Two Local Governments Show Very Different Paths on Housing Immigration Detainees
By David Jaroslav | June 15, 2018
When Immigration and Customs Enforcement (ICE) arrests illegal aliens, they have to house (“detain”) them somewhere while they’re in deportation proceedings. In some cases, it’s in facilities actually owned and run by ICE or other federal agencies, but more commonly it’s under contract, either with private companies or frequently with local jails. Two local governments have recently taken action that illustrates how differently detention contracts are being treated in different parts of the country: as a lightning-rod for lawbreaking political correctness, or as another tool in both fighting crime and economically benefiting local communities.
Sacramento County, California
Capital of the sanctuary state of California, it housed immigration detainees since 2013, in exchange for roughly $6.6 million a year.
Although a 2017 state law, Senate Bill (SB) 29, prohibits new detention contracts, it doesn’t terminate current ones, which can even be renewed. They just can’t be expanded to provide additional bed space.
Sacramento County Sheriff Scott Jones, an opponent of the state’s pro-illegal immigration policies in general, has repeatedly defended and advocated for the detention contract with ICE. But on June 5, against the advice of both the Sheriff and their own staff, the county’s Board of Supervisors voted, 3-2, not to renew the contract. All immigration detainees will now have to be out of Sacramento County facilities by June 30.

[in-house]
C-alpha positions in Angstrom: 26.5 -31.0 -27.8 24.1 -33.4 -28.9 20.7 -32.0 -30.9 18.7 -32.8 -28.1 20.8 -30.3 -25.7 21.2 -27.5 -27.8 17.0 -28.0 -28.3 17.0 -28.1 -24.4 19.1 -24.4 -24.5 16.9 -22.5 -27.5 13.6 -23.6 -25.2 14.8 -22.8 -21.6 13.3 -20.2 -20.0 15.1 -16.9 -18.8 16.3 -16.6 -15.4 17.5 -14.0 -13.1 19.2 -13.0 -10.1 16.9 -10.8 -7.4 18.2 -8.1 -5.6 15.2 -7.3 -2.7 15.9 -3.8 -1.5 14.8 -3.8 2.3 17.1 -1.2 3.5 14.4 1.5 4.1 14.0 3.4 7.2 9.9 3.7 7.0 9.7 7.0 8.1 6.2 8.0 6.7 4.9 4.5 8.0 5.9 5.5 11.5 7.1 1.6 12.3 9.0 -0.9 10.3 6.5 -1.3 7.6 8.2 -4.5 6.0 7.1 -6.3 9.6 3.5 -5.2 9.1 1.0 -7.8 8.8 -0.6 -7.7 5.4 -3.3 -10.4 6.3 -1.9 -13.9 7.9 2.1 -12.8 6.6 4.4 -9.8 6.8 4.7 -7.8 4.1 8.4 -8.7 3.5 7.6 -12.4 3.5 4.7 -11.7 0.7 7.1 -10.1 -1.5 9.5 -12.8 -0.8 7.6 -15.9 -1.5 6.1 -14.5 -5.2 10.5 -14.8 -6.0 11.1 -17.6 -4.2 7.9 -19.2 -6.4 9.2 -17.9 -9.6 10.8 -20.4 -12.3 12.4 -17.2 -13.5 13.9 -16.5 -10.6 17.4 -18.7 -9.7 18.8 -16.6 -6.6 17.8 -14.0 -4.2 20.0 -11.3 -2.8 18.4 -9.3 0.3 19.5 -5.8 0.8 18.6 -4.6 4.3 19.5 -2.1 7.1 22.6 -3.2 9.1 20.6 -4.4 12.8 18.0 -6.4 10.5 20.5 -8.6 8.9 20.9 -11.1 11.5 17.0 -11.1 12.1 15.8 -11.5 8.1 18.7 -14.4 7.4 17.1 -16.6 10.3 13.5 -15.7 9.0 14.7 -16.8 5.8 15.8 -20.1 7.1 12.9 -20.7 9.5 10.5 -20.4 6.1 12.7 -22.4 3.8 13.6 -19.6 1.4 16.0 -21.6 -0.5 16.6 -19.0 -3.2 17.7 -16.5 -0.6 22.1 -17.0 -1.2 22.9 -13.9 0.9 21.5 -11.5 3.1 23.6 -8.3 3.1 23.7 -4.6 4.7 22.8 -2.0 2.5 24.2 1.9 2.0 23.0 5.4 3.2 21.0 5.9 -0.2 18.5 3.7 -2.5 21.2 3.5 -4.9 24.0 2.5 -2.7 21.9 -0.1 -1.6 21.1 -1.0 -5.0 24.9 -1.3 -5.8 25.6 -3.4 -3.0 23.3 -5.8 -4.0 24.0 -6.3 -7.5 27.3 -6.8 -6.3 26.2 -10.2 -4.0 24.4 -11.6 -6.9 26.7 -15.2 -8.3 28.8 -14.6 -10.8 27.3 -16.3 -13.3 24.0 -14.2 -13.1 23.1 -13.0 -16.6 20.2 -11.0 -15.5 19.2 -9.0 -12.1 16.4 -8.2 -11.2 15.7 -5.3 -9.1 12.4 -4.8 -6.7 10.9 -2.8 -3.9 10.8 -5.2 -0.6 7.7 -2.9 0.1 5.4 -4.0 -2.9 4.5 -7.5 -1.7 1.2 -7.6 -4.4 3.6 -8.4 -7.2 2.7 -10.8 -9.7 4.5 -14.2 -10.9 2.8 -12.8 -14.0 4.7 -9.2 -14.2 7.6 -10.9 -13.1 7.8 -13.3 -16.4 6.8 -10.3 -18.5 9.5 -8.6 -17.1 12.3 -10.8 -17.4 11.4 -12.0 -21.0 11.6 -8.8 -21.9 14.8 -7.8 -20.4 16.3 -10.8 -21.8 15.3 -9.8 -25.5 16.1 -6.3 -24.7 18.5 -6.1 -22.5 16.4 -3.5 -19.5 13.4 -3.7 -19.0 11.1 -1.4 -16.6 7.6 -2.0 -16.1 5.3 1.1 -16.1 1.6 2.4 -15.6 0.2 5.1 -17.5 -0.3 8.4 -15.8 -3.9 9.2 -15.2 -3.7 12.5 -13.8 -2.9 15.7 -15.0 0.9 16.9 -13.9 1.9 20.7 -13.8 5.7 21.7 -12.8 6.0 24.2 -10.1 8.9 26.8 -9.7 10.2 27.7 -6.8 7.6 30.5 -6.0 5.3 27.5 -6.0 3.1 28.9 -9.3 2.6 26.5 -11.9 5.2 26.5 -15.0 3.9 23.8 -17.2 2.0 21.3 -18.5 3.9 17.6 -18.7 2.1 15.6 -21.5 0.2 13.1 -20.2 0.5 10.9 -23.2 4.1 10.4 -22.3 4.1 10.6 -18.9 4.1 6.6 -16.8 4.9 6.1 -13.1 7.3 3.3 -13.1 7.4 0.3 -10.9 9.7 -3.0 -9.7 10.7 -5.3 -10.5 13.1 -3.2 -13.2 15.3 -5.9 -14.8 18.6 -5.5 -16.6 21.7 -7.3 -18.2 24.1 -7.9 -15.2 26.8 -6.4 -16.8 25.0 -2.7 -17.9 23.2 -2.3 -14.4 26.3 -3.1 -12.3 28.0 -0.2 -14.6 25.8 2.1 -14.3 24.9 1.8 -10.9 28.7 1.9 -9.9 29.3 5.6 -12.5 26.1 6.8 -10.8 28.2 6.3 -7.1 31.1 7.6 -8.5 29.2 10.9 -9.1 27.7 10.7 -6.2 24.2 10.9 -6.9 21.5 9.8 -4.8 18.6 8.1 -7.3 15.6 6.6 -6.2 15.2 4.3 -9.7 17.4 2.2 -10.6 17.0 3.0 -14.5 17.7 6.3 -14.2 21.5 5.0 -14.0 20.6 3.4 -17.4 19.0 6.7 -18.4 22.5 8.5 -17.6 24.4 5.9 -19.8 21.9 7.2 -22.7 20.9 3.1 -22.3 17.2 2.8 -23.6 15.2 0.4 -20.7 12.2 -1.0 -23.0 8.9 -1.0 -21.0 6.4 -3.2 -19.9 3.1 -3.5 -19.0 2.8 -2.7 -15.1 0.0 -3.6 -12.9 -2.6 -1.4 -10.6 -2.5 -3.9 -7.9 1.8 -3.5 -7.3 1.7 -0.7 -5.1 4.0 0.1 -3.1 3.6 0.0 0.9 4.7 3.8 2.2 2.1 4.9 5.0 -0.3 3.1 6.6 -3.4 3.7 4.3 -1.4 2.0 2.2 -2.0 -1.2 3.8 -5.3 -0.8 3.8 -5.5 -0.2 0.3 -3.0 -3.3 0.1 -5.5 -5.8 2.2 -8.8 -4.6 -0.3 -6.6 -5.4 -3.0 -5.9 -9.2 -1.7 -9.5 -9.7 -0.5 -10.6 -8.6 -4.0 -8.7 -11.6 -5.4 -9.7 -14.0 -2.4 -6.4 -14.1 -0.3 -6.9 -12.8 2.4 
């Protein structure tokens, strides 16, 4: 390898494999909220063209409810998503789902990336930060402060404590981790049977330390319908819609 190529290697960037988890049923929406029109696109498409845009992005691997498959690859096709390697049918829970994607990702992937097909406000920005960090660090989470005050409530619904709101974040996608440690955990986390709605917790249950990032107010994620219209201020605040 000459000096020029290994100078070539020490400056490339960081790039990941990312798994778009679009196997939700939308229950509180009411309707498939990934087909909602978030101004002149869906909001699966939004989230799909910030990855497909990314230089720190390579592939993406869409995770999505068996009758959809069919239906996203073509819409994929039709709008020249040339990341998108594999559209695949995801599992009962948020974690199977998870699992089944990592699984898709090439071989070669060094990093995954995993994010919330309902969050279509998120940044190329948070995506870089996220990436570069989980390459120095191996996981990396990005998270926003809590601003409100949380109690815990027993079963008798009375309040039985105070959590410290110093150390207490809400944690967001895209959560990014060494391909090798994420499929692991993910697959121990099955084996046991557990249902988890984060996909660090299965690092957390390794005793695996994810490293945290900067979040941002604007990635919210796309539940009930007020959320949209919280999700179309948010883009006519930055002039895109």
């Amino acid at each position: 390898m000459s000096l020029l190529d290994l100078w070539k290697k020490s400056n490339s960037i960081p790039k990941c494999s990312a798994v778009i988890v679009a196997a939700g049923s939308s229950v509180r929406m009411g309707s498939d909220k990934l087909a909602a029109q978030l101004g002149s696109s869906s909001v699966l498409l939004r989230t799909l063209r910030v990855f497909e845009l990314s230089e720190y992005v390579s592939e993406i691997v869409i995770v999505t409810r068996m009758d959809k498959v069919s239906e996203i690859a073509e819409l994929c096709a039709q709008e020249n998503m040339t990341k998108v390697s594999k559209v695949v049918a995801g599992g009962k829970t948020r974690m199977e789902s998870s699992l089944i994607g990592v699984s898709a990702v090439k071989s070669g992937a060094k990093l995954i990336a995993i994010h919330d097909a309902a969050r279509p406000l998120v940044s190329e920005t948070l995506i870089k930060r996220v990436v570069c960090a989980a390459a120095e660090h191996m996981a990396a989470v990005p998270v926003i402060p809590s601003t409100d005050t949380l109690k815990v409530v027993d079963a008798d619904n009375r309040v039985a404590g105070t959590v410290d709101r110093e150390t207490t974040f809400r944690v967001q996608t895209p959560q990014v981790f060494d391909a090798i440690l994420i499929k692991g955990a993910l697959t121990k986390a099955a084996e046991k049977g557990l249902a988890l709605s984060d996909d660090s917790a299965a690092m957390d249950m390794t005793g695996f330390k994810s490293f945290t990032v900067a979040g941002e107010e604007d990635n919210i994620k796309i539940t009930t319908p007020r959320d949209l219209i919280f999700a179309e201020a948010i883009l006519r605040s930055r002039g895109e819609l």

It’s essentially a lose-lose proposition for everyone. First, the taxpayers of Sacramento County lose the income from the detention contract, meaning as Supervisor Sue Frost said when she voted against cancelling it, “[w]e’ll have to look into our discretionary funds and into our other programs to see what we have to cut to figure out how we’re going to pay for that. … It’s completely symbolic in nature. It doesn’t solve any part of the problem at all.”
And also, ironically enough despite recent shrieking about “separating families,” it means immigration detainees get to be housed somewhere further away. As an ICE spokesman pointed out, “[n]ow, instead of being housed close to family members or local attorneys, ICE may have to depend on its national system of detention bed space to place those detainees in locations farther away from Sacramento, reducing the opportunities for in-person family visitation and attorney coordination[.]” But three county supervisors apparently get to feel morally superior about it.
Bossier Parish, Louisiana
Meanwhile, in the Shreveport suburbs of Bossier Parish, the situation is practically a mirror opposite of Sacramento County. The sheriff’s office has had approval to house federal inmates in its jail for more than 20 years, but was first contacted by ICE specifically about housing immigration detainees about a year ago. Since then, things have accelerated rapidly.
The federal government pays the parish $62 a day to house an immigration detainee. By contrast, the state has been paying only $24.39 to house its inmates and that appears likely to drop to $19 a day due to its budget crisis. Unsurprisingly, Sheriff Julian Whittington has been moving state inmates out (180 of them) and immigration detainees in. The jail currently houses 102 immigration detainees, up from 54 within just the past few days, and estimates room for 240.
Sheriff Whittington describes providing immigration detention space as “part of national security.” And it’s a win-win: the parish brings in revenue from the contract, and ICE has more bed space in which to hold illegal aliens rather than having to “catch and release” them back into the community.